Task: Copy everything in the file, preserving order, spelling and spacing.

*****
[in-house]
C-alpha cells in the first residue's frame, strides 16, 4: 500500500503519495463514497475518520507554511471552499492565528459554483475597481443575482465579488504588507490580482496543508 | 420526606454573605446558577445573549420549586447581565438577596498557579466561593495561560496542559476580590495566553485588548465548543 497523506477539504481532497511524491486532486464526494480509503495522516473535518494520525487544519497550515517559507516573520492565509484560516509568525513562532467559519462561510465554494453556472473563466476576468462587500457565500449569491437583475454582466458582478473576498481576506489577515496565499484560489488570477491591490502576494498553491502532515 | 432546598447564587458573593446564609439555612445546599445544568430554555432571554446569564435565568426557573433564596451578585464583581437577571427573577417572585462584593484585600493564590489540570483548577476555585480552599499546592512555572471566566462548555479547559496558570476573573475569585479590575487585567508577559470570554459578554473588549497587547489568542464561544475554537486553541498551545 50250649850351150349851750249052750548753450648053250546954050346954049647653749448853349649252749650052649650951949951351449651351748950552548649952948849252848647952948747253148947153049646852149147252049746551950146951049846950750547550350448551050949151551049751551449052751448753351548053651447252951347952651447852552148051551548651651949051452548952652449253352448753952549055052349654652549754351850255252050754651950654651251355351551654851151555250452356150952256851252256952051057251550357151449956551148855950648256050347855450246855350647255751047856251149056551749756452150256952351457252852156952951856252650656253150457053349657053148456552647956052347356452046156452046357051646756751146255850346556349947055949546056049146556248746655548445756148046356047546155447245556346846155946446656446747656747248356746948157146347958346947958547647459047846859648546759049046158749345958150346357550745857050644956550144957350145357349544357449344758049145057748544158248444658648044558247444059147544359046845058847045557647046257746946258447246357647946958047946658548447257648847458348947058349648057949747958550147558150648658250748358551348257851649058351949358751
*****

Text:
[in-house]
C-alpha cells in the first residue's frame, strides 16, 4: 500500500503519495463514497475518520507554511471552499492565528459554483475597481443575482465579488504588507490580482496543508 | 420526606454573605446558577445573549420549586447581565438577596498557579466561593495561560496542559476580590495566553485588548465548543 497523506477539504481532497511524491486532486464526494480509503495522516473535518494520525487544519497550515517559507516573520492565509484560516509568525513562532467559519462561510465554494453556472473563466476576468462587500457565500449569491437583475454582466458582478473576498481576506489577515496565499484560489488570477491591490502576494498553491502532515 | 432546598447564587458573593446564609439555612445546599445544568430554555432571554446569564435565568426557573433564596451578585464583581437577571427573577417572585462584593484585600493564590489540570483548577476555585480552599499546592512555572471566566462548555479547559496558570476573573475569585479590575487585567508577559470570554459578554473588549497587547489568542464561544475554537486553541498551545 50250649850351150349851750249052750548753450648053250546954050346954049647653749448853349649252749650052649650951949951351449651351748950552548649952948849252848647952948747253148947153049646852149147252049746551950146951049846950750547550350448551050949151551049751551449052751448753351548053651447252951347952651447852552148051551548651651949051452548952652449253352448753952549055052349654652549754351850255252050754651950654651251355351551654851151555250452356150952256851252256952051057251550357151449956551148855950648256050347855450246855350647255751047856251149056551749756452150256952351457252852156952951856252650656253150457053349657053148456552647956052347356452046156452046357051646756751146255850346556349947055949546056049146556248746655548445756148046356047546155447245556346846155946446656446747656747248356746948157146347958346947958547647459047846859648546759049046158749345958150346357550745857050644956550144957350145357349544357449344758049145057748544158248444658648044558247444059147544359046845058847045557647046257746946258447246357647946958047946658548447257648847458348947058349648057949747958550147558150648658250748358551348257851649058351949358751